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Stephen

Like you say good to see more being spent on defence, but it needs to be more again. We need more submarines first and foremost, this could be done inexpensively with say 5 Wyvern diesel electric subs, or another Astute or 2. Also increase the surface fleet inexpensively with more Type 31s and River class O.P.V.s to free up the more high end assets. The the R.A.F. should come 2nd, then the Army. I don’t foresee us fighting any major land wars in the near future and as an island it makes sense to fund the Royal Navy and R.A.F. first, to destroy any enemies before they even get to our country. The Royal Navy also projects and enforces Britain’s influence throughout the World, keeps the sea lanes on which we rely on as an island open, and acts as an ambassador for Britain. Britain has a long, proud history of the Navy, it will be great to see the Royal Navy growing again in modern times.

Grubbie

Delusional. Come up with some sensible ideas for saving money, not spending more.

Sam

I agree with your call for conventional DE Submarines and to a great extent more patrol vessels (Type 31e hasnt come to much yet but we can hope and the River OPV is too lightly armed) I believe the RN will need to expand its smaller combatants list greatly with Guided Missile Corvettes – The Russian Navy has quite a few like the Buyan and Buyan-M etc. With shipyards building them in numbers we could have some major shipbuilding growth, more secure border patrol and give officers the chance to command a ship and gain experience 😊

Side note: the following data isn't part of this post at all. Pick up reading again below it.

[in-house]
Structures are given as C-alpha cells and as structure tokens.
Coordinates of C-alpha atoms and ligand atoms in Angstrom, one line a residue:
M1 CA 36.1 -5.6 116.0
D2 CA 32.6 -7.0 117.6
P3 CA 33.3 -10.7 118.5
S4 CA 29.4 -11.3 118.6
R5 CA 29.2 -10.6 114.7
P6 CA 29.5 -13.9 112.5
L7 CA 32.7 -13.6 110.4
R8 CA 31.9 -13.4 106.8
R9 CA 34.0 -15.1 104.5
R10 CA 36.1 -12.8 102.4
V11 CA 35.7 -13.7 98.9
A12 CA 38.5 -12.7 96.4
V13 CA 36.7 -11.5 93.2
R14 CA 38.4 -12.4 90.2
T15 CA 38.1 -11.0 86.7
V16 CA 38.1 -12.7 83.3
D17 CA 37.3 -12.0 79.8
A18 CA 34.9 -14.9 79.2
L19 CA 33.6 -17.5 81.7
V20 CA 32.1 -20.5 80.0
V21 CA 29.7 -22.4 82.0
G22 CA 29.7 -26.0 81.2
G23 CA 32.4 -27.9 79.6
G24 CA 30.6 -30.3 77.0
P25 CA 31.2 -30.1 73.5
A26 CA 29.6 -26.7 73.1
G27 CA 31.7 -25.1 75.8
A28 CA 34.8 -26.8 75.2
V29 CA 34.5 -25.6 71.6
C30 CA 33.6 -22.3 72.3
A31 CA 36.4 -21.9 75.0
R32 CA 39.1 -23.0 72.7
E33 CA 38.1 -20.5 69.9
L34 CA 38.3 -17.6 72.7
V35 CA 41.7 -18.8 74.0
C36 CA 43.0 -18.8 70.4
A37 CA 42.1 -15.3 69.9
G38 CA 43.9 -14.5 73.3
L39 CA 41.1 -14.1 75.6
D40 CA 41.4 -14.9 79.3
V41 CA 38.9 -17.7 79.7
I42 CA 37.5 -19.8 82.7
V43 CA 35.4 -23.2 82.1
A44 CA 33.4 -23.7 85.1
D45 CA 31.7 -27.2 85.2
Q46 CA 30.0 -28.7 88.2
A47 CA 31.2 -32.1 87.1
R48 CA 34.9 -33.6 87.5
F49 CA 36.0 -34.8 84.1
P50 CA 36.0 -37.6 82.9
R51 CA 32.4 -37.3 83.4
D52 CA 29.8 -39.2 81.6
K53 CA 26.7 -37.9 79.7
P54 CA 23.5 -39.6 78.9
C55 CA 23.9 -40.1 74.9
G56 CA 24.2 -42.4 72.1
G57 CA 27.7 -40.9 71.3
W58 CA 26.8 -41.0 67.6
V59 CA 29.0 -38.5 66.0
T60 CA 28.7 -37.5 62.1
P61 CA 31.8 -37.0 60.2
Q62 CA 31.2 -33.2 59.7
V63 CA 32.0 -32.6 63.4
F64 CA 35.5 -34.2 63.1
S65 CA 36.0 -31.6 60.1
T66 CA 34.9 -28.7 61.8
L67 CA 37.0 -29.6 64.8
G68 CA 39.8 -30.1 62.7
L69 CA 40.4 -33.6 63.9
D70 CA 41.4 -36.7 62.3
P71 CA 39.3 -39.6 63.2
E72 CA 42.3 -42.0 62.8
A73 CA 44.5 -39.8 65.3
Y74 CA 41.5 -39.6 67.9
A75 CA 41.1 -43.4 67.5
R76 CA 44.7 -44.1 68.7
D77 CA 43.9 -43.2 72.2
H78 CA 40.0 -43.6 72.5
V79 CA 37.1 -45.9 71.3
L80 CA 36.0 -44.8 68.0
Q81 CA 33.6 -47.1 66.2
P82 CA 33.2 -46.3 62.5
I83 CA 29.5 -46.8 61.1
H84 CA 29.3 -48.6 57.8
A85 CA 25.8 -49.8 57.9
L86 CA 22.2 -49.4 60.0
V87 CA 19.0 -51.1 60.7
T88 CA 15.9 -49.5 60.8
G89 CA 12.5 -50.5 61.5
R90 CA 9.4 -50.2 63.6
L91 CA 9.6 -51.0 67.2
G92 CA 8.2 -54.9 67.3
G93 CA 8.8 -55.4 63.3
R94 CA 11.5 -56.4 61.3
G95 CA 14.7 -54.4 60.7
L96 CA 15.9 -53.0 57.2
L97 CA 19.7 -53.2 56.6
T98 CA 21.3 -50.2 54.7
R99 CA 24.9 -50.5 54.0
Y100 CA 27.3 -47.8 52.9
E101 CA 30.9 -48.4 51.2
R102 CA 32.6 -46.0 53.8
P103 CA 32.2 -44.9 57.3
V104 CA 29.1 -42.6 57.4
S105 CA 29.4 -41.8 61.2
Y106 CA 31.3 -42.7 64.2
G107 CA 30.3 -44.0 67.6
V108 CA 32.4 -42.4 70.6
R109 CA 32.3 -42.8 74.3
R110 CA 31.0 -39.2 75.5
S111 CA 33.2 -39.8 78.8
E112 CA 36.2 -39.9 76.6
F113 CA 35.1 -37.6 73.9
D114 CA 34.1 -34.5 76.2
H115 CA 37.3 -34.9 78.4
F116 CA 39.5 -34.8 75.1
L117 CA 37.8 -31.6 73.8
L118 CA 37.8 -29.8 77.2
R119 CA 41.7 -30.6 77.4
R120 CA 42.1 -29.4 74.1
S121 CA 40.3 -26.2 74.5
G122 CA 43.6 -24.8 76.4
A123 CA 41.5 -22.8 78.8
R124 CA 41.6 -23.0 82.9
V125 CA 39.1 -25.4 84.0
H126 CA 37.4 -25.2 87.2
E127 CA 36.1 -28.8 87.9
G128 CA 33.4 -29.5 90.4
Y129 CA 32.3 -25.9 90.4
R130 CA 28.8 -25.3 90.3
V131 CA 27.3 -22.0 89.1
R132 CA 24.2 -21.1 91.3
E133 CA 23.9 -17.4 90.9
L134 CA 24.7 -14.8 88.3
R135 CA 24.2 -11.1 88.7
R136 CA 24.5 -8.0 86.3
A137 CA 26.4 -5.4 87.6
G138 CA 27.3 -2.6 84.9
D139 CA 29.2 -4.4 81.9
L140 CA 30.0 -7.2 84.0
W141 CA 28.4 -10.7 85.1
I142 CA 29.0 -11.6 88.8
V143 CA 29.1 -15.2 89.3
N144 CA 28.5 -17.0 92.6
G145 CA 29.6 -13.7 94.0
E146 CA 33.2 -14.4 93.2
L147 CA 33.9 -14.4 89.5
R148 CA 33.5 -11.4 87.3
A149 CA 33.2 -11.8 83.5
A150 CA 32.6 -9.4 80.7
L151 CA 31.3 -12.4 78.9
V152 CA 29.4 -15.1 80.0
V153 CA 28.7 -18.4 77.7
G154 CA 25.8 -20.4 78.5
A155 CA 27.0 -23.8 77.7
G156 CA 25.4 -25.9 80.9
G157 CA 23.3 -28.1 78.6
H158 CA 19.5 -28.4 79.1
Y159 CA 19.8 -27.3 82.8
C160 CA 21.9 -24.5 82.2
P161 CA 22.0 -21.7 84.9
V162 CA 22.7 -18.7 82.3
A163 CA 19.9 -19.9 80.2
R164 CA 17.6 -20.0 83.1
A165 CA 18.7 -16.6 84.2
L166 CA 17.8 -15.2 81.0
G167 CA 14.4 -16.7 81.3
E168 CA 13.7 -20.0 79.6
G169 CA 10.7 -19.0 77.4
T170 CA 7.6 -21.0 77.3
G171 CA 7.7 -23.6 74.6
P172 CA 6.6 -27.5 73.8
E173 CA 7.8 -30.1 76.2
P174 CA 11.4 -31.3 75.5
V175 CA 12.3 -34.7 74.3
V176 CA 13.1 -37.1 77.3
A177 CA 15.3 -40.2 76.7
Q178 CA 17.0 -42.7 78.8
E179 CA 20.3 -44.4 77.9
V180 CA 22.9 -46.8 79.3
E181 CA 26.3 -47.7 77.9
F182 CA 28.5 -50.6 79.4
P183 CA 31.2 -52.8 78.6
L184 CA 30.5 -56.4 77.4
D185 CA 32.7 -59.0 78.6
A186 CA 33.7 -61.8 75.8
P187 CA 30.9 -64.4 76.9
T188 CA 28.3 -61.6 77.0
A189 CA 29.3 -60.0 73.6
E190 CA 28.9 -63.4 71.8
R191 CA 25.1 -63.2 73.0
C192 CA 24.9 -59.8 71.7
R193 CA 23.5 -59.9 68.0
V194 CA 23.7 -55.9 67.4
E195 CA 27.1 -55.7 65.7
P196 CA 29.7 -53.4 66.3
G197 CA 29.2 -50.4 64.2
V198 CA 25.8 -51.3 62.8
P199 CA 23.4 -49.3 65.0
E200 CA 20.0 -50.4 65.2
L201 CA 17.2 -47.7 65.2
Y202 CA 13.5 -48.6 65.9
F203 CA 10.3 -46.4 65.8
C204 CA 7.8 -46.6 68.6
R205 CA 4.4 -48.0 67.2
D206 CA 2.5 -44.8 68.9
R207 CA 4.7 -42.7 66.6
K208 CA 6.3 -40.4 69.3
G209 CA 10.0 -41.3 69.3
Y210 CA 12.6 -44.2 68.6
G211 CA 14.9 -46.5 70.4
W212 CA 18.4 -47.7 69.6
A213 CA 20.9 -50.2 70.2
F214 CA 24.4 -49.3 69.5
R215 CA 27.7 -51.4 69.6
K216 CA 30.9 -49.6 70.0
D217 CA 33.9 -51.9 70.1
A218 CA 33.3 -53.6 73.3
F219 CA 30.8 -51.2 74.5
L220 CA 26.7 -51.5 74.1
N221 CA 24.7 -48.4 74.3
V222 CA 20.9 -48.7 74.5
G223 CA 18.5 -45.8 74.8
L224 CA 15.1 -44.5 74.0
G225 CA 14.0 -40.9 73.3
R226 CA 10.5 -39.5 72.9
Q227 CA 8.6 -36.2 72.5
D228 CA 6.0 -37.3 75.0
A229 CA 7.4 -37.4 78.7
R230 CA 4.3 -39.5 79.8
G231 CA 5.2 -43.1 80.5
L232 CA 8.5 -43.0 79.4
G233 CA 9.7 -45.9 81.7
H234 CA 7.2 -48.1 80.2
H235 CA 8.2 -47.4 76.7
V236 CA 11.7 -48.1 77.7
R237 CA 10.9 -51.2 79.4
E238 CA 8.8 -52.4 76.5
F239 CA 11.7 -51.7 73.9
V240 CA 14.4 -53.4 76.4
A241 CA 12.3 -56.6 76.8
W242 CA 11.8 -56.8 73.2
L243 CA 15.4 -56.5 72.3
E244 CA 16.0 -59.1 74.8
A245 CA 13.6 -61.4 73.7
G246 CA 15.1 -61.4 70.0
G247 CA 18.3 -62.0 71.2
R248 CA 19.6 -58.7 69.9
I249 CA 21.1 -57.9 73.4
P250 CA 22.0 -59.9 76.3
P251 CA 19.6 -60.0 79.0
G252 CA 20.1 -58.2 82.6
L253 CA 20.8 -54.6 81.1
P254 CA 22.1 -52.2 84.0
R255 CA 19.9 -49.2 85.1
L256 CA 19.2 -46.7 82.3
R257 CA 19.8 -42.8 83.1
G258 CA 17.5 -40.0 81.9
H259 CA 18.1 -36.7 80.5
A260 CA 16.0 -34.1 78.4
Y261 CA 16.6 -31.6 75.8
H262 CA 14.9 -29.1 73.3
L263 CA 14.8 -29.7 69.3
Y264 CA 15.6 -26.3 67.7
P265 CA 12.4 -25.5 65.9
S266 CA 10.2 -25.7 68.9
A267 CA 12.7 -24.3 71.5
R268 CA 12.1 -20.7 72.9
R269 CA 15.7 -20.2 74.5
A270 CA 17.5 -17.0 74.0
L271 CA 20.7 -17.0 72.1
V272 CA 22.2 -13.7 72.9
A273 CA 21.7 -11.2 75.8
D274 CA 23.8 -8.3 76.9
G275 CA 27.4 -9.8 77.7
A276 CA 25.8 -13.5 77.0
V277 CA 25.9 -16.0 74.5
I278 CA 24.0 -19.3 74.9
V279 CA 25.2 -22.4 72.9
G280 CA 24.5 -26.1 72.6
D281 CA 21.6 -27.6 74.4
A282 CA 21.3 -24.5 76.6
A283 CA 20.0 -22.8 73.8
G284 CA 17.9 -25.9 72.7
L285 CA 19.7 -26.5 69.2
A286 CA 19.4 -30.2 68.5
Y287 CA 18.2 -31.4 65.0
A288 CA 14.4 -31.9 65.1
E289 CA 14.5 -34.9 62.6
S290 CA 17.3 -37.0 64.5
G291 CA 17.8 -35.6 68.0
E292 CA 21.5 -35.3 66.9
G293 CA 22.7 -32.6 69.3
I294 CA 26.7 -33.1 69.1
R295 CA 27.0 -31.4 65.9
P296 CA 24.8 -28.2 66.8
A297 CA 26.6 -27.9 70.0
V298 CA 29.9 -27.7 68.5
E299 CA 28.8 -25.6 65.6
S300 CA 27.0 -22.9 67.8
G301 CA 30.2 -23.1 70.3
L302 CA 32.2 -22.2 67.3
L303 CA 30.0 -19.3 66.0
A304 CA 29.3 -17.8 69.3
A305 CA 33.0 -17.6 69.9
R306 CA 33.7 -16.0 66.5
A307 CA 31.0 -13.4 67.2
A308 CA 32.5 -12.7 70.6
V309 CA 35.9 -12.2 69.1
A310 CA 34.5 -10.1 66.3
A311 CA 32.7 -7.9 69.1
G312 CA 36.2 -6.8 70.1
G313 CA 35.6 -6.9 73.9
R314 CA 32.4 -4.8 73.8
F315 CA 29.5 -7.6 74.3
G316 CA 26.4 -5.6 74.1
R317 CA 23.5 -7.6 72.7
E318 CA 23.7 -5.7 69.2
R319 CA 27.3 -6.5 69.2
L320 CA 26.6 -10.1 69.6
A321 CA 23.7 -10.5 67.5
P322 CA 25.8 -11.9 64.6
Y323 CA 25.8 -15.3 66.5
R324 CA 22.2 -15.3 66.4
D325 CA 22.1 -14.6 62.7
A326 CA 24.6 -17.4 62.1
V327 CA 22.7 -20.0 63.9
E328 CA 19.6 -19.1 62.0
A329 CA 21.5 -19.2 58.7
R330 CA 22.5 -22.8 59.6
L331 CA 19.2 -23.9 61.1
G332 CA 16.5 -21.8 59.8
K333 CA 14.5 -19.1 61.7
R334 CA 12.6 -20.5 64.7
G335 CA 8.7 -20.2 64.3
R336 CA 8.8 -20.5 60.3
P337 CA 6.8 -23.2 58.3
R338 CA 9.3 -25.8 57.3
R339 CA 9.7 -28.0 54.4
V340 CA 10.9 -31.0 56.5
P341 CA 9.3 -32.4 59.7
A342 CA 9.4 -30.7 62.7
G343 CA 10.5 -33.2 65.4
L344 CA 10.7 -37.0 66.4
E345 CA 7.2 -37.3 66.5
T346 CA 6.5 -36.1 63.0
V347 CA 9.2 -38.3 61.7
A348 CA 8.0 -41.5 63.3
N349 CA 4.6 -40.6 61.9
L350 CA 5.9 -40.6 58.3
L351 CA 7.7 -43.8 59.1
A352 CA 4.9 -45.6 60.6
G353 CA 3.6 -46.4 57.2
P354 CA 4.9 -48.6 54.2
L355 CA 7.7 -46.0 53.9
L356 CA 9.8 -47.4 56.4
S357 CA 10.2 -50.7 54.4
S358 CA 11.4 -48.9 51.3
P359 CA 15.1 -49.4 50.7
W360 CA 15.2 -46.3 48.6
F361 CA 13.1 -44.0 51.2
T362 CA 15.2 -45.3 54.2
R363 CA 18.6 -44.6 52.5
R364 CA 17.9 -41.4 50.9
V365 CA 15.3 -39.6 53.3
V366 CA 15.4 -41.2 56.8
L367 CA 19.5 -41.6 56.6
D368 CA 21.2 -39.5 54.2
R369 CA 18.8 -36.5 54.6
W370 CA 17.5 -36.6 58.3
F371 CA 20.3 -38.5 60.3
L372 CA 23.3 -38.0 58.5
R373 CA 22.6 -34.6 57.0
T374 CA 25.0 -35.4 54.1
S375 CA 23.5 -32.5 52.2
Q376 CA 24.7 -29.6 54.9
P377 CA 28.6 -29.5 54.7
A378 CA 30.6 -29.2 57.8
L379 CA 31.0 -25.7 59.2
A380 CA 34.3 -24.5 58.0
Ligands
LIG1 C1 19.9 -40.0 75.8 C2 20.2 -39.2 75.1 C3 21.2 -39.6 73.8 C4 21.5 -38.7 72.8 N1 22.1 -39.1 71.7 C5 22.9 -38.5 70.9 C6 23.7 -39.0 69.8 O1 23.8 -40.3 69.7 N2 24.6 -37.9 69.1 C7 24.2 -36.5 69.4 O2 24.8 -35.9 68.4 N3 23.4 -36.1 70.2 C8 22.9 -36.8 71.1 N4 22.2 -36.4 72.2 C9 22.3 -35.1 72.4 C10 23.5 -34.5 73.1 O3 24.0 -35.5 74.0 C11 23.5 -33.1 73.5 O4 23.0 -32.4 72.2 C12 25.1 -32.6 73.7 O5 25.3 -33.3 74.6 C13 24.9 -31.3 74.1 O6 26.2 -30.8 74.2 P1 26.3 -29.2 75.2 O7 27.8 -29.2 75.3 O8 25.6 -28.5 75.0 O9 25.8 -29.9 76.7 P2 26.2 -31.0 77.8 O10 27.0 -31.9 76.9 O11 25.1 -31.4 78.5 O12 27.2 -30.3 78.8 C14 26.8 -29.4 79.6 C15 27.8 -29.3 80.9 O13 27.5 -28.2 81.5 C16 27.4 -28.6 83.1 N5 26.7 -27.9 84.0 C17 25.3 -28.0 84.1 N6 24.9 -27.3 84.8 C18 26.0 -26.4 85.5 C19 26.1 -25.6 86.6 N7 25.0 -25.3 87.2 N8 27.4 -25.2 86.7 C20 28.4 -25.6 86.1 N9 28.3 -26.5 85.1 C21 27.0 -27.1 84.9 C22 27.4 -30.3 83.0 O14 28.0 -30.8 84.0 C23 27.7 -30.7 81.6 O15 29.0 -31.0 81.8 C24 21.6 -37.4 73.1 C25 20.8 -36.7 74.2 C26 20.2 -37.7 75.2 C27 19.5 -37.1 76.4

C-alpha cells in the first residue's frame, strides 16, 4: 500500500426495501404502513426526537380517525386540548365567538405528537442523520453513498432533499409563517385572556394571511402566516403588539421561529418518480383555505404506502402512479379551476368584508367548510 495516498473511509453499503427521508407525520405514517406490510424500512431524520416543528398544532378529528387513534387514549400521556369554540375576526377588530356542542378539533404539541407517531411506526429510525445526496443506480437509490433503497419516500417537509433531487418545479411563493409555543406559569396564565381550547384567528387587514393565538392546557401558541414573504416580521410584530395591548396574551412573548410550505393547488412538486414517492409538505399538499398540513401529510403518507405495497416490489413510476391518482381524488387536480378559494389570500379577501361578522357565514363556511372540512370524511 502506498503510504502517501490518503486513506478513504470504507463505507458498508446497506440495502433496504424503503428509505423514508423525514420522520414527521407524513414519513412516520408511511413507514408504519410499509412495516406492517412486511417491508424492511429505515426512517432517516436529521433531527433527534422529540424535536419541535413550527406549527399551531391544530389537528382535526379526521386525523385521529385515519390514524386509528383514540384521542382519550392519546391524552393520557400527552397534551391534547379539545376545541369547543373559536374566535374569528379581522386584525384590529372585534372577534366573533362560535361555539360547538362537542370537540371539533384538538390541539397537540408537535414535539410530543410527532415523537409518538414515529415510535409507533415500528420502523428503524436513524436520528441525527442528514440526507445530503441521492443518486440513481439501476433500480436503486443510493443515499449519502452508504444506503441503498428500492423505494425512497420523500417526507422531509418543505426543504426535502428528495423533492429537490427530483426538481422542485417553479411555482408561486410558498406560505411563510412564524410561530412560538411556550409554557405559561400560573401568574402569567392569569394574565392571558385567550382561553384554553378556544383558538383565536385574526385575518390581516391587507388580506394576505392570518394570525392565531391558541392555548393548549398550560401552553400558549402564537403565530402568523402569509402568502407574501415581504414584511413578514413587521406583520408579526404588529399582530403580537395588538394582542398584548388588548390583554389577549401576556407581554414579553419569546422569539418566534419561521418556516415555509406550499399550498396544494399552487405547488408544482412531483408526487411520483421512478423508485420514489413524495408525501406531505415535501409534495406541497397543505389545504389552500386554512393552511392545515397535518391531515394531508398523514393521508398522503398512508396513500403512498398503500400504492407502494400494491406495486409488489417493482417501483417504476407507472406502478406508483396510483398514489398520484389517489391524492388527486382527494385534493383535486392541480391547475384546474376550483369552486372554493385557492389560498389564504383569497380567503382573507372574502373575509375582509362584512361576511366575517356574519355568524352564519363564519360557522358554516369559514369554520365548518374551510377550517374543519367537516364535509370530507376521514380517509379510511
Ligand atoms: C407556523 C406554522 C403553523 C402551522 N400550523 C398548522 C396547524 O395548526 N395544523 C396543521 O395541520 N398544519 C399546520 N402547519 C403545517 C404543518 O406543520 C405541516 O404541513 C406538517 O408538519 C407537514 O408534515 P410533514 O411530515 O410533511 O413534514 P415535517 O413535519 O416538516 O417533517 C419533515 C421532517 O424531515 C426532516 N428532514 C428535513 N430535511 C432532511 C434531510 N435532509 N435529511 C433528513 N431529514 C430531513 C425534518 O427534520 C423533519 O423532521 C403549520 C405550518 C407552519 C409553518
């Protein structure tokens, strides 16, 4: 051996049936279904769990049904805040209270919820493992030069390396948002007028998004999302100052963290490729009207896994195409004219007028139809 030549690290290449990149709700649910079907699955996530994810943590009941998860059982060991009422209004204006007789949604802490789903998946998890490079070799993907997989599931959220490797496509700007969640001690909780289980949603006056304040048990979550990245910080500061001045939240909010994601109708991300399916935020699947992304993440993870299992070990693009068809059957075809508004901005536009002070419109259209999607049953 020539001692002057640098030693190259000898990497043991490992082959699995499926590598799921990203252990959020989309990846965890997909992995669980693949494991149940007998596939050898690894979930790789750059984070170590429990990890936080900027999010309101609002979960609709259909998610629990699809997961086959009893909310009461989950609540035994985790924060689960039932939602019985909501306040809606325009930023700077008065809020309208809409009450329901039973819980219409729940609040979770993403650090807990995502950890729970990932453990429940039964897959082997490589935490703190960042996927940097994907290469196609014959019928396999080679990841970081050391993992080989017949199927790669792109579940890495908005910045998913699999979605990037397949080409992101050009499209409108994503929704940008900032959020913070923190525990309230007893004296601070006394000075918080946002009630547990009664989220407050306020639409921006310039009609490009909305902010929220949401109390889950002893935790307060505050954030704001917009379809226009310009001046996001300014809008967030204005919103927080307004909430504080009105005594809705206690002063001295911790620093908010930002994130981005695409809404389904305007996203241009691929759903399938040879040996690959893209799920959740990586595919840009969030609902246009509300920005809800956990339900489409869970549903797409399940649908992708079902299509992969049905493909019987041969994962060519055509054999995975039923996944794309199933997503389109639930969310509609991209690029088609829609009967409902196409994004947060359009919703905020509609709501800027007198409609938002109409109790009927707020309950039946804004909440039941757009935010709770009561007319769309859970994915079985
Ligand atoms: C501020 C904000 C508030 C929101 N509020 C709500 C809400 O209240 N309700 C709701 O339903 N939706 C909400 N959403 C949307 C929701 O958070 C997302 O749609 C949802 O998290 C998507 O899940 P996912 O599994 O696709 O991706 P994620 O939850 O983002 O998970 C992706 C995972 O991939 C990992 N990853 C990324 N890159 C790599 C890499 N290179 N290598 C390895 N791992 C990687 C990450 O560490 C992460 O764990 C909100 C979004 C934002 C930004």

Tim

Although some of these ideas have merit, the one thing you have not factored in is the state of personnel recruitment into the Navy. Basically, we are struggling and that is not set to improve anytime soon. There is record employment out there and a transitory workforce will not really allow us to meaningfully boost hull/submarine numbers. Alas, the cuts under Cameron have really done their work and it will be a price we pay for another decade or more.

Sam

Indeed…Recruitment has been and will be a major issue especially when the world looks more dangerously close to something major happening between the major world powers

Grubbie

This extra money dosnt even touch the sides. There are only 2 ways out of this almighty mess ,hope for a massive war that involves the RN or get rid of you know what.
University boats have got to go,the RN and coastguard have to be forced to work together and the type 31e has to stop, it might be be cheap but it’s an incredibly inefficient method of procurement and is fairly useless.The idea of freeing up high end ships is a fallacy,we’ve got them and we might as well use them rather than hide them round the back near the continental ferry port,even if they are overqualified.

Chish

Your pieces are always a good read and provide insight and food for thought. But when people of whatever political or interest cry ‘not enough money’ I always refer them back to where this country was in 2010. I mak NO political point her but just ask people to look at our £150 Bn a year deficit (then) and our £20 Bn deficit (now) and stop wondering why we do not have the money we all would like for the RN, RAF or Army or whatever.